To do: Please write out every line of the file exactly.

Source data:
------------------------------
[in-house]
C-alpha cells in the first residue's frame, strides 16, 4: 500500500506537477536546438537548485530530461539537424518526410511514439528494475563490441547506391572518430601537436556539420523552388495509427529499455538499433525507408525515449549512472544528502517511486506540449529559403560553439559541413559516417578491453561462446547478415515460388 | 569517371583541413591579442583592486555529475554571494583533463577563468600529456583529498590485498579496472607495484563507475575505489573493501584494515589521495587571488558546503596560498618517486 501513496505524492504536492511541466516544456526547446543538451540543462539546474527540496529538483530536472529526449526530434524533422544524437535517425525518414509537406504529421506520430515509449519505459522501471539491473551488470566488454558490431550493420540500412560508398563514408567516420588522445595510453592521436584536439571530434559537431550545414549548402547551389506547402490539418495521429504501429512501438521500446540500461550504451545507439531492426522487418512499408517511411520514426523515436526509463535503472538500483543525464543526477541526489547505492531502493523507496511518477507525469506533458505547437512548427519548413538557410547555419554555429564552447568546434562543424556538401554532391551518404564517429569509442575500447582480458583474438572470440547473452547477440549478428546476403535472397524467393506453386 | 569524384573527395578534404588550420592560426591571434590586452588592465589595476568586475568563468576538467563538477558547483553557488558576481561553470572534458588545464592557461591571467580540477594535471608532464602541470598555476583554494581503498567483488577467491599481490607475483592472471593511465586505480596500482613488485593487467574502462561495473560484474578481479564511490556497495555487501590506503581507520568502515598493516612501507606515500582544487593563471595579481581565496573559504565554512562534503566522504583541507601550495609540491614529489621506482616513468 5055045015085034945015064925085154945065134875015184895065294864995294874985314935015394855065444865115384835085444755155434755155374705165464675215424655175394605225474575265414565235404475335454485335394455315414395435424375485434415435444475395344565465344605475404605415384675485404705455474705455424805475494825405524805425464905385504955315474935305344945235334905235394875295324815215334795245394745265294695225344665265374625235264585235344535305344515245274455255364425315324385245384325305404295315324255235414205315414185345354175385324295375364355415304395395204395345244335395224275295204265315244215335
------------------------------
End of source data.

[in-house]
C-alpha cells in the first residue's frame, strides 16, 4: 500500500506537477536546438537548485530530461539537424518526410511514439528494475563490441547506391572518430601537436556539420523552388495509427529499455538499433525507408525515449549512472544528502517511486506540449529559403560553439559541413559516417578491453561462446547478415515460388 | 569517371583541413591579442583592486555529475554571494583533463577563468600529456583529498590485498579496472607495484563507475575505489573493501584494515589521495587571488558546503596560498618517486 501513496505524492504536492511541466516544456526547446543538451540543462539546474527540496529538483530536472529526449526530434524533422544524437535517425525518414509537406504529421506520430515509449519505459522501471539491473551488470566488454558490431550493420540500412560508398563514408567516420588522445595510453592521436584536439571530434559537431550545414549548402547551389506547402490539418495521429504501429512501438521500446540500461550504451545507439531492426522487418512499408517511411520514426523515436526509463535503472538500483543525464543526477541526489547505492531502493523507496511518477507525469506533458505547437512548427519548413538557410547555419554555429564552447568546434562543424556538401554532391551518404564517429569509442575500447582480458583474438572470440547473452547477440549478428546476403535472397524467393506453386 | 569524384573527395578534404588550420592560426591571434590586452588592465589595476568586475568563468576538467563538477558547483553557488558576481561553470572534458588545464592557461591571467580540477594535471608532464602541470598555476583554494581503498567483488577467491599481490607475483592472471593511465586505480596500482613488485593487467574502462561495473560484474578481479564511490556497495555487501590506503581507520568502515598493516612501507606515500582544487593563471595579481581565496573559504565554512562534503566522504583541507601550495609540491614529489621506482616513468 5055045015085034945015064925085154945065134875015184895065294864995294874985314935015394855065444865115384835085444755155434755155374705165464675215424655175394605225474575265414565235404475335454485335394455315414395435424375485434415435444475395344565465344605475404605415384675485404705455474705455424805475494825405524805425464905385504955315474935305344945235334905235394875295324815215334795245394745265294695225344665265374625235264585235344535305344515245274455255364425315324385245384325305404295315324255235414205315414185345354175385324295375364355415304395395204395345244335395224275295204265315244215335